Our study expectedly showed decreased utilization of specialist care among uninsured individuals. Because only 9% of Whites and 24% of Blacks were insured by Medicare or Medicaid, our study may have been underpowered to detect difference in utilization between government-sponsored and private insurance programs. We should note that even though most of our study population was privately insured, these insurance programs are likely to be heterogenous with respect to co-pays and deductibles, flexibility in choosing care providers, and types of specialist and procedural services and maximum benefits covered – factors which may additionally impact health utilization. There may be systematic racial differences in types of health insurance programs that may engender differential access to specialist care. Our study’s lack of detailed insurance data limits our ability to evaluate the independent or modifying contribution of the above insurance-related factors to racial disparities in health utilization. Similarly, the role of health insurance in racial disparities may have been obscured by our inability to differentiate between those who were adequately insured and those who were underinsured, the numbers of which have increased by 60% in the United States between 2003 and 2007 (23). The latter group, despite being classified as insured, may still have greater need for emergency department services in lieu of outpatient care.

It is possible a physician’s level of expertise in managing IBD may play a role in disparities in medication use. In this study, Whites were more likely than Blacks to be seen at least annually by a gastroenterologist or an IBD specialist. This racial difference was even more pronounced when we compared the proportion of patients who received most of their IBD-related healthcare by an IBD specialist. These disparities in IBD specialist care remained evident even after adjusting for socioeconomic and clinical factors, including prolonged steroid use. Higher utilization of specialist versus generalist care among Whites compared to Blacks has also been described for gastrointestinal endoscopic procedures (24). Among the potentially contributing barriers to IBD specialist care are difficulties in obtaining specialist referrals and worries over healthcare costs that were more often reported by Blacks than Whites in our study. Racial variations in referral patterns to specialists has been shown to be an important contributing factor to disparities in utilization of other health services such as coronary angiography (25). Geographic access may play a role in the observed disparities as well. A recent study has shown that communities in which Blacks were clustered had correspondingly fewer gastroenterologists (26). Our findings of disparities in utilization of specialist care should also be construed in the context of an increasing shift of IBD care to primary care physicians. A recent study of a northern California health maintenance organization suggested a 25-33% decrease in ambulatory IBD visits to gastroenterologists and a greater than 4-fold increase in visits to primary care physicians between 1998 and 2005 (27). In contrast, there was an increase in the use of immunomodulators and infliximab during the same time period. Thus, at least in a homogenously insured population, there is no clear correlation between trends in utilization of specialist care and IBD medical therapy.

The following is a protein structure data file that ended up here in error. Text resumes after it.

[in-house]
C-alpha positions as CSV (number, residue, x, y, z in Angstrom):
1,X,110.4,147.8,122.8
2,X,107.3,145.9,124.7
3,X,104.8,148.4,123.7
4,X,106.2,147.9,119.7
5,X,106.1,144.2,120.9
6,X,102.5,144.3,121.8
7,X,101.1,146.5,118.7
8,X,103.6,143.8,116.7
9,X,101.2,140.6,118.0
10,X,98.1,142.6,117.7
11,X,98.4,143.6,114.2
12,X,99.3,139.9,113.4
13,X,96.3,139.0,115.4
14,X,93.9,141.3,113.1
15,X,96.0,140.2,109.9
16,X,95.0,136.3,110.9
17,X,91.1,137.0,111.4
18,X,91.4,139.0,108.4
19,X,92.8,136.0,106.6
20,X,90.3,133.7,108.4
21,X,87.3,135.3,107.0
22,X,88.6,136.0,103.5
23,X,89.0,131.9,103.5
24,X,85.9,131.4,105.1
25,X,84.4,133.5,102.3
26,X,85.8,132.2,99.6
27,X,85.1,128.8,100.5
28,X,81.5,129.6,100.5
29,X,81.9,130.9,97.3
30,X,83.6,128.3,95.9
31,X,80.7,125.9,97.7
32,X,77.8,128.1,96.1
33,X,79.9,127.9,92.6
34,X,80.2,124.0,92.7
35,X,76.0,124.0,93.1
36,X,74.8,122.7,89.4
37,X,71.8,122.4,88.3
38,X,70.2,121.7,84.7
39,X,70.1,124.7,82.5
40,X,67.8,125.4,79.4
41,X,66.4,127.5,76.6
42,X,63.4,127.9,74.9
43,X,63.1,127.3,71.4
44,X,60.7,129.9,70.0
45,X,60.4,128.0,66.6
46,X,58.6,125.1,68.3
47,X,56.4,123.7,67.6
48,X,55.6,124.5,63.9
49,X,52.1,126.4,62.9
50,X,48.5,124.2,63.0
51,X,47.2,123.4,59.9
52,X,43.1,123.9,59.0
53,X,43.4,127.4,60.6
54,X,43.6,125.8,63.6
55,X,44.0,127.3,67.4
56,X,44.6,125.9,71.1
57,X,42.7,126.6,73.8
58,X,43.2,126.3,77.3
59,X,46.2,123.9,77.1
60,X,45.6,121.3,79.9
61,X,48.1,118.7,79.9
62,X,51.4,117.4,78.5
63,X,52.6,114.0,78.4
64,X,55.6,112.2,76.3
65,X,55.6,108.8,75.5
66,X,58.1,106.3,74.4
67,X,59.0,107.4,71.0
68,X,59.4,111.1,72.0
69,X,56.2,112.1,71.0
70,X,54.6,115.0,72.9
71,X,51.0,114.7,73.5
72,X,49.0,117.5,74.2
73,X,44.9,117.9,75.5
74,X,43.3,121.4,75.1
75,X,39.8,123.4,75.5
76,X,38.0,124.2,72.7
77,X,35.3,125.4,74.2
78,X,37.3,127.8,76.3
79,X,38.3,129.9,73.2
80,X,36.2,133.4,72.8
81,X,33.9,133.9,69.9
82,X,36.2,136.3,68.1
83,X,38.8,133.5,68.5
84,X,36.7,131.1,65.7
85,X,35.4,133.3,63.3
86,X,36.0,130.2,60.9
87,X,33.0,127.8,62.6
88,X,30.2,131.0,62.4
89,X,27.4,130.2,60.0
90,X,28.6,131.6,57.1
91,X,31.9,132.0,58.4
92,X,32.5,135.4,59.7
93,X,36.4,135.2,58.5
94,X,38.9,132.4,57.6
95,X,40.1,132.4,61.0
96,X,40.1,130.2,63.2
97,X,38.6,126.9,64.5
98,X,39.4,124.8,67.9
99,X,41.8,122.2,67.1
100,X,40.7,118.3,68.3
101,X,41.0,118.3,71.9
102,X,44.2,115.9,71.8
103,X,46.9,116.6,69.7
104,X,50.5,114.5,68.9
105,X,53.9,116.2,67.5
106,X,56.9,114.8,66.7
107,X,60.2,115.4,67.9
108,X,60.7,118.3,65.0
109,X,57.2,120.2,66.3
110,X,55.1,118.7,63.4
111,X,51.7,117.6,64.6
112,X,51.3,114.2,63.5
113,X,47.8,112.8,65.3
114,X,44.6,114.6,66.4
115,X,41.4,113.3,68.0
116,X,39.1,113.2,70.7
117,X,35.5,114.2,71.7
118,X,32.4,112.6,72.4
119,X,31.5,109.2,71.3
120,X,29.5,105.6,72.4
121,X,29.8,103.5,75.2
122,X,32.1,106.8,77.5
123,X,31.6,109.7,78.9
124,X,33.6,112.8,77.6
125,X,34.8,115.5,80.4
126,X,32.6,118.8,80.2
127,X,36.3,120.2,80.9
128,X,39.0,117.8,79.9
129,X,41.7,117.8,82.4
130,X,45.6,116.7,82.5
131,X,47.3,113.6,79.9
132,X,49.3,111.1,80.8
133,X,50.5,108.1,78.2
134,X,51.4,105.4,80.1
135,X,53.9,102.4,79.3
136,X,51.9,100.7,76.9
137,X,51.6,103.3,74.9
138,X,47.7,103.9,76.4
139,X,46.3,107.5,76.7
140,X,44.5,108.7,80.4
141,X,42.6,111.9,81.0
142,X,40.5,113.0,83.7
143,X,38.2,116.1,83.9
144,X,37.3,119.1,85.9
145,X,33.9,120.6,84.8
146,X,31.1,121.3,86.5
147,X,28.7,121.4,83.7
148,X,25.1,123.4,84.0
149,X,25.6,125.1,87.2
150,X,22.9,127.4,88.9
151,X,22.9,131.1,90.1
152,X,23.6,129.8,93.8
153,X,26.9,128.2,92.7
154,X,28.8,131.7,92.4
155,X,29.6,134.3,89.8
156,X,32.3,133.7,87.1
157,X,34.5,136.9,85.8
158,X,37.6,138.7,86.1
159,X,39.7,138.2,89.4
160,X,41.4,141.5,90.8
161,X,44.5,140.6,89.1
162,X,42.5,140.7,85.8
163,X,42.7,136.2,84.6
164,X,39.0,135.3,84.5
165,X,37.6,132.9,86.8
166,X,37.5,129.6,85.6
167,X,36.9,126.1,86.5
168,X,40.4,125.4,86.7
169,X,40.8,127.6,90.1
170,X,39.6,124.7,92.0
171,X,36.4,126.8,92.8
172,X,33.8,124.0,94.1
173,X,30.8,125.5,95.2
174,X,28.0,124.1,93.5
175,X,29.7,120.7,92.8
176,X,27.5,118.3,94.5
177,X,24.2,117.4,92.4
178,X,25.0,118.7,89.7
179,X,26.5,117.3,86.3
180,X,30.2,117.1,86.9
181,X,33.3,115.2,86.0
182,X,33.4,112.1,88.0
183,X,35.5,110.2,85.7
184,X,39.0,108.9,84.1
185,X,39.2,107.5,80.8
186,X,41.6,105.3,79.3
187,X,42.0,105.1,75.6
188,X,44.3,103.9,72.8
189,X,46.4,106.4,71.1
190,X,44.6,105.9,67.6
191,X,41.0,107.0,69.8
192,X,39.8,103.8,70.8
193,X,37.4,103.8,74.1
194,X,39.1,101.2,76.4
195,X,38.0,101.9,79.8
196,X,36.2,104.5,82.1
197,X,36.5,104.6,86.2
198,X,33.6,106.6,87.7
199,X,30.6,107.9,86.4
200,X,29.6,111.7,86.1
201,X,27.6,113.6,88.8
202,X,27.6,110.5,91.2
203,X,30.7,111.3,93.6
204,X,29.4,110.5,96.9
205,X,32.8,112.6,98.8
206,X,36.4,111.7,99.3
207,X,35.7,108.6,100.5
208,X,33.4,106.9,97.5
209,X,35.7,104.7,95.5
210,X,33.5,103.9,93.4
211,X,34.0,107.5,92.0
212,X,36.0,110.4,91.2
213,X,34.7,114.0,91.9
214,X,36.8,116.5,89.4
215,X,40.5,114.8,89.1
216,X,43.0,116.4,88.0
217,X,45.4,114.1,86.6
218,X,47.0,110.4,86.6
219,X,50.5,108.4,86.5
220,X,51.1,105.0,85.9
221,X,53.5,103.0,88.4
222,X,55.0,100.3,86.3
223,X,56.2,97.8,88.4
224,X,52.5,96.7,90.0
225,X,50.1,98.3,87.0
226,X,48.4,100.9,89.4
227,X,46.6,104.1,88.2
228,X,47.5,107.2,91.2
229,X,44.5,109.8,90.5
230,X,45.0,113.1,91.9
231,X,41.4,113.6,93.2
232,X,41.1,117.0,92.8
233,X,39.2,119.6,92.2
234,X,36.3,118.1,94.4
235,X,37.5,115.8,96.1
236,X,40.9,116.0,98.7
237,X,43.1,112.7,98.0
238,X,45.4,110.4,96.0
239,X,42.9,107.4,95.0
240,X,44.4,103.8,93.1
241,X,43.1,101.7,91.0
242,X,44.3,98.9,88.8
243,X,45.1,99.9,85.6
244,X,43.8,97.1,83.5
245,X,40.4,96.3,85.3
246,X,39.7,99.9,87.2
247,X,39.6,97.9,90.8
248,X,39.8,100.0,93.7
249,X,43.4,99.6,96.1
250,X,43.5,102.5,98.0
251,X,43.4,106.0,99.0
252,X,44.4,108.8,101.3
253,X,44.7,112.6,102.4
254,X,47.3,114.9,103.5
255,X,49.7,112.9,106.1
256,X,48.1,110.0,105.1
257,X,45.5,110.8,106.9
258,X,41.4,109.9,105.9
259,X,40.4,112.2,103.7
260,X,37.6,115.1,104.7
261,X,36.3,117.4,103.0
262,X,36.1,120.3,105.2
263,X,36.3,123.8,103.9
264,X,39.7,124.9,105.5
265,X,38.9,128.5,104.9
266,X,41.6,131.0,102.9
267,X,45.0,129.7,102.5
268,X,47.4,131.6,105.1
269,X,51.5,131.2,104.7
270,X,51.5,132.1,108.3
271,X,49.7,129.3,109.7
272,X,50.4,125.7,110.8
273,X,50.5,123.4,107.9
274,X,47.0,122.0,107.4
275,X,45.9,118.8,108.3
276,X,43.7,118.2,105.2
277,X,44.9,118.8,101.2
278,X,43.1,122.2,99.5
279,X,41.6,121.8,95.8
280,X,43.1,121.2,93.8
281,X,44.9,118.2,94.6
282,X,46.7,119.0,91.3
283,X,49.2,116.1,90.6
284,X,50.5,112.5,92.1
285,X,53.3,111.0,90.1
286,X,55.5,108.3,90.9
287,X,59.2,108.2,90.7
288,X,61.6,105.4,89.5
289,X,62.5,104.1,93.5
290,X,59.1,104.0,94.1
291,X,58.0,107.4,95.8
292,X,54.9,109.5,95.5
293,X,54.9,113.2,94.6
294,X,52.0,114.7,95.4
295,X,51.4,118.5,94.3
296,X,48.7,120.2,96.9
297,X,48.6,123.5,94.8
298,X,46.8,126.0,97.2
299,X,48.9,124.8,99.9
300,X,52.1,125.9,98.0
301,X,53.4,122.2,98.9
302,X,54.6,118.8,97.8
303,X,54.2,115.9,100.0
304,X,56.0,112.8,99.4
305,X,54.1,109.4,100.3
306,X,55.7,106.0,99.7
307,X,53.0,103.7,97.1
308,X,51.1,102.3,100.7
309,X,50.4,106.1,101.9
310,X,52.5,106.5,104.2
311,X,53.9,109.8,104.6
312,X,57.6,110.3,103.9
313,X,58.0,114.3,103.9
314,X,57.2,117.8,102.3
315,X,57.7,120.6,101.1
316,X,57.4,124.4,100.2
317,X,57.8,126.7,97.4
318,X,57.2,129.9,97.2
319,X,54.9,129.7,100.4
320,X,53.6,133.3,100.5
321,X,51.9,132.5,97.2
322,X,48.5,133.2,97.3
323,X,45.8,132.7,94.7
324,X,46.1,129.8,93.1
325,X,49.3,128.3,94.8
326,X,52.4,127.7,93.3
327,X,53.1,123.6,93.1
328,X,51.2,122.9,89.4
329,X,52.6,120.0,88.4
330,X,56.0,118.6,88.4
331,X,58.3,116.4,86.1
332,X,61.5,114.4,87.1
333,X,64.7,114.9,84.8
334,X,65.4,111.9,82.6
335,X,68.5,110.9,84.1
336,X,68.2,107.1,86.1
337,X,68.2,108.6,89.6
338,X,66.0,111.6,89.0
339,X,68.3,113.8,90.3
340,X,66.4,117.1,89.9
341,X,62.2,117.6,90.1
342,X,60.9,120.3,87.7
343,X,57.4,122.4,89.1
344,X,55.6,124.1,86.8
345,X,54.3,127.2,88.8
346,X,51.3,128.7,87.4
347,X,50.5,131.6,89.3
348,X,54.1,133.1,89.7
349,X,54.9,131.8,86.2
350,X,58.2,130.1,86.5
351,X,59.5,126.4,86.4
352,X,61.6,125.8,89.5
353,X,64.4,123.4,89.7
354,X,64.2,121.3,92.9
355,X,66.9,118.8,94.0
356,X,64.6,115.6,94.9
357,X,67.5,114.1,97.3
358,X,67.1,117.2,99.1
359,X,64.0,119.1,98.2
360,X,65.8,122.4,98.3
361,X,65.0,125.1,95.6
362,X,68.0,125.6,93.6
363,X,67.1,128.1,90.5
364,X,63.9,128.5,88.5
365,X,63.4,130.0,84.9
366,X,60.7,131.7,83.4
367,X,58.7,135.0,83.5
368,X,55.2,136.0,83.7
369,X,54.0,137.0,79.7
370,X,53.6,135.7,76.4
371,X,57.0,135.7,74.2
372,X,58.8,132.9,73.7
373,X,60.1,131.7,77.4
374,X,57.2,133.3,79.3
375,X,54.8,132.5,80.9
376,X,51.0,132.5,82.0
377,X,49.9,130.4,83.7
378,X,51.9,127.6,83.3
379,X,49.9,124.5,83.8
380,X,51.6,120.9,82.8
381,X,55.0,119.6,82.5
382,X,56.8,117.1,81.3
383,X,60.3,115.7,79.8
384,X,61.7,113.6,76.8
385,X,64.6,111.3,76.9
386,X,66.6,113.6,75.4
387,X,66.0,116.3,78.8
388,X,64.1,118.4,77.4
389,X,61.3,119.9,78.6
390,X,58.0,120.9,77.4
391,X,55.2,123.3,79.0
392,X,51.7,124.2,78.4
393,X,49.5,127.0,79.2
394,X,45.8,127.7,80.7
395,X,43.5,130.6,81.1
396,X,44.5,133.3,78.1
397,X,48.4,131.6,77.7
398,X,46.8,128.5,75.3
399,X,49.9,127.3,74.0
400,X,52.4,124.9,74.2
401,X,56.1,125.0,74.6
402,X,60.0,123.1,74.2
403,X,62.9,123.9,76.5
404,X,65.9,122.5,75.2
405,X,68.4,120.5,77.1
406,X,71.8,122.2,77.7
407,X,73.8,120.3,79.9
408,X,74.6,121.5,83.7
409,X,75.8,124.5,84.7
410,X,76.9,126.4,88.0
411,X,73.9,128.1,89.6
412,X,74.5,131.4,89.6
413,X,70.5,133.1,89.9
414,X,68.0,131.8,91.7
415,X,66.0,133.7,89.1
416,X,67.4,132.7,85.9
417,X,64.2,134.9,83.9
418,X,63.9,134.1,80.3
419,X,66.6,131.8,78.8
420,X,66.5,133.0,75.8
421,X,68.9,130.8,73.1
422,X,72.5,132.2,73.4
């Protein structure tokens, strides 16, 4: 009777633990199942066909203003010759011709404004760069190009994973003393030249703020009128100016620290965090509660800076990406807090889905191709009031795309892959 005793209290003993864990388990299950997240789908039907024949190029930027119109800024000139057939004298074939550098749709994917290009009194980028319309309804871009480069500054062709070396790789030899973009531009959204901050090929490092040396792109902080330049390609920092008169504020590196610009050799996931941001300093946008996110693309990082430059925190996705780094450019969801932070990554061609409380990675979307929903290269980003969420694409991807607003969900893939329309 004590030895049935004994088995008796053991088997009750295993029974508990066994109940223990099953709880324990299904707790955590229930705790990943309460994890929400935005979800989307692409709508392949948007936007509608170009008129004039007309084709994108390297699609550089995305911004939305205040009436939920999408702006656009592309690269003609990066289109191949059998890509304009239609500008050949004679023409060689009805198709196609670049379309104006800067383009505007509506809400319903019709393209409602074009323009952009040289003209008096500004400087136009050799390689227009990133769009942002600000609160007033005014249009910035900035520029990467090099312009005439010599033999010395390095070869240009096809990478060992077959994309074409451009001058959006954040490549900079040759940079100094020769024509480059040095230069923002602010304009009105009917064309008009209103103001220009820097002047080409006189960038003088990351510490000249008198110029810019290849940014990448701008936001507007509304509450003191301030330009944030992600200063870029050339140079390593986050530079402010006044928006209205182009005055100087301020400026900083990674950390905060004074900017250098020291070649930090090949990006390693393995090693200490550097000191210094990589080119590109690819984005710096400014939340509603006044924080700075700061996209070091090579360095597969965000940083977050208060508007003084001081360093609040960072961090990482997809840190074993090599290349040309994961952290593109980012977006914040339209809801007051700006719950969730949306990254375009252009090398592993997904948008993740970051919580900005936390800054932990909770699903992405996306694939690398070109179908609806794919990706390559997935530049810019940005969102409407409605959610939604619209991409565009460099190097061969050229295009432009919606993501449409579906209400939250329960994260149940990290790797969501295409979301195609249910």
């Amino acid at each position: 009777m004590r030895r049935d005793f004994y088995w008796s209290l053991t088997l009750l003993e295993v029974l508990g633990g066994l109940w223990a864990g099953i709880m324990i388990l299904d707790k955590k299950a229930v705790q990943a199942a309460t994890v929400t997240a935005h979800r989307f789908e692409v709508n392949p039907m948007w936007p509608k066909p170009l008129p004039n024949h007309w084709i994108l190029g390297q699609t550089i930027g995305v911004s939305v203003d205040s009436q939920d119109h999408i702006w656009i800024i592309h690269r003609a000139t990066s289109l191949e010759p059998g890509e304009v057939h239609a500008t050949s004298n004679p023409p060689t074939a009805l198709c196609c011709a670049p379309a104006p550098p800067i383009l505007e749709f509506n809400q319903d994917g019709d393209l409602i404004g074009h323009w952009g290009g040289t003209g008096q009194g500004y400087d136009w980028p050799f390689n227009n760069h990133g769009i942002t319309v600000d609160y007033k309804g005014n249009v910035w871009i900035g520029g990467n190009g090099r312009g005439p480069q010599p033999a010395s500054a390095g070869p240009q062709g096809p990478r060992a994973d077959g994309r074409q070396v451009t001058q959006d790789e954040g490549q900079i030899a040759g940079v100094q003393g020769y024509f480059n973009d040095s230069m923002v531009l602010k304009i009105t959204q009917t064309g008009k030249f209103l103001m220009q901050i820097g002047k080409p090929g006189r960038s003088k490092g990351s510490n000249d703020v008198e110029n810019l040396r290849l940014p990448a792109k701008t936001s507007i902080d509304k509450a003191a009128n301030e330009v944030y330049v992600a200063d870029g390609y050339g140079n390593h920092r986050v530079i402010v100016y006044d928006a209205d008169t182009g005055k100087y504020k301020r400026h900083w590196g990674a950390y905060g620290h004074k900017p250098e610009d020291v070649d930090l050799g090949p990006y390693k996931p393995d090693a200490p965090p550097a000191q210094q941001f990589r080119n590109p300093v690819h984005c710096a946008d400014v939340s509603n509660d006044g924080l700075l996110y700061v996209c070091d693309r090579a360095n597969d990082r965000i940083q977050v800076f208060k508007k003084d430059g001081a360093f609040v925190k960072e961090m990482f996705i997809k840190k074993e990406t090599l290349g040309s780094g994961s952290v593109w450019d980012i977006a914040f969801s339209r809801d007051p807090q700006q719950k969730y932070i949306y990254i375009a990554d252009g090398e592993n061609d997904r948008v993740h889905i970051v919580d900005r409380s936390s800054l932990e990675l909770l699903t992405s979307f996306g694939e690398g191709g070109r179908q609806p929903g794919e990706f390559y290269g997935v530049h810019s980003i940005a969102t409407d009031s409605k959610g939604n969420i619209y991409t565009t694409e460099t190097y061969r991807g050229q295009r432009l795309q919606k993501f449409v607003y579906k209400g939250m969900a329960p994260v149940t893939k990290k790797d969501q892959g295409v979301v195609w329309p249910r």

Complementing the lower IBD specialist utilization in our population, is our finding of a higher rate of emergency room visits among Blacks compared to Whites. This may be another manifestation of inequities in access to the healthcare system. Though utilization of emergency departments may be an indication of urgent need for care, an estimated 85% of ED visits are made for non-life-threatening reasons (28). These may also be a reflection of lack of access to ambulatory health services. As might have been expected, higher income, which would enable greater access to outpatient care, was associated with lower likelihood of emergency department visits. Interestingly, older age was also associated with fewer ED visits after adjustment for income, educational attainment, comorbidity, and health insurance or lack thereof. This finding may be explained by poor adherence to medical therapy and follow-up among younger individuals that arises from lesser maturity and acceptance of responsibility for chronic illness. Older individuals may also be more knowledgeable and experienced IBD patients, and therefore may do a better job with self management of their disease. Even after accounting for the above predictors, Blacks in our study were still almost twice as likely as Whites to require at least one ED visit over the preceding 12 months. This finding cannot be explained by disease severity, as Blacks had lower prevalence of chronic steroid use and similar disease activity indices scores and number of hospitalizations.